Diablo Cody (“Juno,” “Young Adult”) writes this screenplay perhaps as she looks in the mirror, depicting life as a mother in one of the most raw and truthful films addressing the subject. And Jason Reitman sits in the director’s chair for each of Cody’s screenplays, the second time directing Charlize Theron who stars as Marlo, a mother of 2 and pregnant with her 3rd, whose wealthy brother offers to pay for a “night nanny.” With 2 active and demanding youngsters, a newborn, and a “typical” husband, Marlo is exhausted and bites the bullet, taking her brother up on his generous offer. As Tully (Mackenzie Davis) and Marlo begin to bond, life takes a wonderfully positive turn, but as the layers are peeled away we discover so much more. It’s an eloquent and insightful film that humorously and dramatically portrays the thoughts, emotions, and harsh realities of what motherhood is like on a daily basis as we are reminded of our dreams, our past, and our futures.
The first scene depicts a strange but peaceful interaction as Marlo brushes her young son, Jonah (Asher Miles Fallica). This is the calm before the storm as reality rears its evil head as the family gets ready for school. Rushed and late for a meeting, we learn that Jonah “is quirky,” perhaps on the Autism Spectrum. The tension builds to a deafening crescendo, plunging all of us moms who are honest enough to admit it into a caldron of boiling lava. There are more frustrating and incredulous yet relatable situation ahead as Marlo and her hubby (Ron Livingston) just get through the day after #3, Mia, is born.
Marlo’s struggles with balancing it all is like watching someone juggle fine china on a tightrope with her eyes closed. You know she’s going to fall, but how hard? Or will Tully truly save the day? The interaction between the Marlo and Davis is odd yet genuine creating a sense of connection as we all begin to wonder why we didn’t have a “night nanny!” As Marlo seems to steady herself with Tully’s support, that calmness returns. Life is good again. Or is it? After watching the film twice, there are plenty of clues to pick up on to alert you to what is, initially, a shocking conclusion to the film. While there is plenty of humor, this turn jolts you into understanding a bit more about the stress of childbirth and being a mother. It’s perfect, actually.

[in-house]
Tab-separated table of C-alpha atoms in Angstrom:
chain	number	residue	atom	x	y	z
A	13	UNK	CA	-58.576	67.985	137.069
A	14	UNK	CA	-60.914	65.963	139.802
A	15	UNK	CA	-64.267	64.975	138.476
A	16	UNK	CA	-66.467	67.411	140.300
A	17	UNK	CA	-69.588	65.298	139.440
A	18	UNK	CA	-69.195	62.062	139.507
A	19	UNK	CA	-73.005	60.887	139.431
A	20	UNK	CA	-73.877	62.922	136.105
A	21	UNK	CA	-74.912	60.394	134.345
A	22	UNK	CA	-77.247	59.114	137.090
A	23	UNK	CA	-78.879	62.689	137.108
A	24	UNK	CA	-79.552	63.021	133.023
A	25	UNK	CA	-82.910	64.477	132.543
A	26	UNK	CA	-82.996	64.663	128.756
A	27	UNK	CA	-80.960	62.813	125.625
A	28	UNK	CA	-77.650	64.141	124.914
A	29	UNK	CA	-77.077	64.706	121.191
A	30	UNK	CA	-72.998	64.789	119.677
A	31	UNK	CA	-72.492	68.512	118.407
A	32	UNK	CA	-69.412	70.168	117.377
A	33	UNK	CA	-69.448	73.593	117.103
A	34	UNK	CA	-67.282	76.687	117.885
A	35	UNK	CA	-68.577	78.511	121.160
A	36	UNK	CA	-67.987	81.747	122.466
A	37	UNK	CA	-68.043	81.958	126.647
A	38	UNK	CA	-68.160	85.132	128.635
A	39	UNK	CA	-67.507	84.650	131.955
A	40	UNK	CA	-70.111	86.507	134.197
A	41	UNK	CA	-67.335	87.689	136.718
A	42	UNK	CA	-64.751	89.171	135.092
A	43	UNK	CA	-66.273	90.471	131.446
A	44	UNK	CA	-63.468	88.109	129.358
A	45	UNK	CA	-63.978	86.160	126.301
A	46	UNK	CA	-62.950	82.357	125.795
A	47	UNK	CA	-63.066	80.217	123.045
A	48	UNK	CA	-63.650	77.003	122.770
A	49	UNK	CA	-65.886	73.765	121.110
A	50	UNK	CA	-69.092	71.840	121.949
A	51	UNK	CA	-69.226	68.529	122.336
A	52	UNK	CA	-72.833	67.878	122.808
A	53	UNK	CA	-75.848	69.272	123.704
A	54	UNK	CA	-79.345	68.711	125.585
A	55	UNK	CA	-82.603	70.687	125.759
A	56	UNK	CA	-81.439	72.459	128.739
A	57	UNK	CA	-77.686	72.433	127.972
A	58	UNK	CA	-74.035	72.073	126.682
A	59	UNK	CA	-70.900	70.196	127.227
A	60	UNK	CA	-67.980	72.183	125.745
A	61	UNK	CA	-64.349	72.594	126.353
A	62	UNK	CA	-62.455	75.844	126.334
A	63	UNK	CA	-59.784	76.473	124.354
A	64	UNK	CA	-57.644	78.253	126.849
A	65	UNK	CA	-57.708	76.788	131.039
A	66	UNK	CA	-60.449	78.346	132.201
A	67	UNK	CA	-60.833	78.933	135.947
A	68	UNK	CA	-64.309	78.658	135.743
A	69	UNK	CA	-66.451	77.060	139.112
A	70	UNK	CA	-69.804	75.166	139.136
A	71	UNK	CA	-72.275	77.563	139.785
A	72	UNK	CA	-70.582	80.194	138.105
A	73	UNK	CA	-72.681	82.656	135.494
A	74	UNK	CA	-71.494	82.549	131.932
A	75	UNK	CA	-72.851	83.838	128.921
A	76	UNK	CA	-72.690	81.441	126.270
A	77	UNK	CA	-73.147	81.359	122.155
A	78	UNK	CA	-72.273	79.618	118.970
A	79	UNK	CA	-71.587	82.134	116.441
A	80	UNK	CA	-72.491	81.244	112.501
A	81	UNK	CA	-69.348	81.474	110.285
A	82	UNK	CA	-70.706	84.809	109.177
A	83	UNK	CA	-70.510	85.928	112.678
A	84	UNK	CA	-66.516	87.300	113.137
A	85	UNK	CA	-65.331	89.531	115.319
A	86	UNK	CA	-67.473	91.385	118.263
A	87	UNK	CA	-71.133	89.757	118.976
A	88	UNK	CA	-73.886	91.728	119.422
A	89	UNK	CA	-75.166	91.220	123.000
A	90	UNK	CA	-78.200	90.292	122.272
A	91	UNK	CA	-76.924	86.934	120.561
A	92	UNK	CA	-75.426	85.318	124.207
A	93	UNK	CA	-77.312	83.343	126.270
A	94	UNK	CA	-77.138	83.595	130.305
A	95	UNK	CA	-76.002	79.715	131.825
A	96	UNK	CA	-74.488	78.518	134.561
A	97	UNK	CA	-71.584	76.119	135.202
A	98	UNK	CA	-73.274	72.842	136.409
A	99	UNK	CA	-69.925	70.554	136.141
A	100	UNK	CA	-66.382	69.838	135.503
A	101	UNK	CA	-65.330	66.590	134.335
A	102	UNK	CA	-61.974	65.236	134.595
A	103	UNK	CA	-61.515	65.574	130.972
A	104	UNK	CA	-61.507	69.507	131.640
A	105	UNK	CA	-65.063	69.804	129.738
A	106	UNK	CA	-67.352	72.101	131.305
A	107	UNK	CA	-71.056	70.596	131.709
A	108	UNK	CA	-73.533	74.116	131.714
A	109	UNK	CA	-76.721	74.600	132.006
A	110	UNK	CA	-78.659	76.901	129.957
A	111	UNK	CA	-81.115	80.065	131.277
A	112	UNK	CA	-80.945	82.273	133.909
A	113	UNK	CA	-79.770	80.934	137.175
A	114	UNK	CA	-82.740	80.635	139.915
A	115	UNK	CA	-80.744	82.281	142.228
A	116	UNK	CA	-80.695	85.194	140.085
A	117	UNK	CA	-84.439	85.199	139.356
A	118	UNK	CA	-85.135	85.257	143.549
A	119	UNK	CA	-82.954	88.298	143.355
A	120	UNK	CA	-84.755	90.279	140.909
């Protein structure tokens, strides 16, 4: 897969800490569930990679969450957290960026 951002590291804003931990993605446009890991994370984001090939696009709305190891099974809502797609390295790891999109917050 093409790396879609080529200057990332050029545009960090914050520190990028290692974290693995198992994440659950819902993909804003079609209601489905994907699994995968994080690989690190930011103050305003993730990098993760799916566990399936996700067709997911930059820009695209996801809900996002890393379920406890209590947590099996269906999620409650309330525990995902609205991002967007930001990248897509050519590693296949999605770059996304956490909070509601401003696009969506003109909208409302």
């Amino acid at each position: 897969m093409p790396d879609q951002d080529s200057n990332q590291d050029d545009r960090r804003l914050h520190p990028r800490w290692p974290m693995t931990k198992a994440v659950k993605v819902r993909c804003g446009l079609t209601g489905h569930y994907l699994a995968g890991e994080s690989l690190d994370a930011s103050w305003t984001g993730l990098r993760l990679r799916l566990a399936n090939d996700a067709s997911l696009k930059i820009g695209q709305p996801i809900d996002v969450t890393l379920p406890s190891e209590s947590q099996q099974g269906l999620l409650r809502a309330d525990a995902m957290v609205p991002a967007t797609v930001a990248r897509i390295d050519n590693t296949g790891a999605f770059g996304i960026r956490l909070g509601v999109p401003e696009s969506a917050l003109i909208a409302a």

Cody’s script, Reitman’s direction, and the finely tuned execution of acting from the entire cast, but particularly Theron and Davis create one of the most open and honest depictions of what it’s like to be a mom. We see the birth of Mia and the sheer exhaustion without elation afterward. We get a glimpse into the never-ending days of diaper changes, cooking dinner, doing school work, crying baby, messes, and night feedings through quick-paced editing. We feel her stress and exhaustion thanks to all of these components skillfully interwoven into the picture.
Theron is simply perfect in her portrayal of Marlo. We are immediately connected to her and understand her every look and thought. It’s as if she is allowing us to read her mind. Theron is a master at this, and Davis seems to rise to Theron’s level of performance, balancing one another beautifully.
Livingston’s portrayal of Drew is pretty typical of “every dad” at least from most wives’ perspective. He’s sweet and loves his kids dearly, but really is out of touch. His incessant video gaming doesn’t help matters and Marlo seems bothered, but too tired to truly do anything about it. Again, most moms/wives out there can easily relate to this situation as well, even though a lot of dads out there are going to feel a bit slighted in the way this dad is portrayed.
“Tully” is a remarkable work of art as it depicts reality. The story is told from a woman’s perspective about an issue and issues we moms experience. I’ve never laughed so hard as I could relate to situations, knowing that while motherhood is wonderful, it’s one of the toughest jobs out there. That’s where “Tully” makes a statement like no other of its cinematic predecessors–it’s honest and filled with humor while serving raw emotion to all.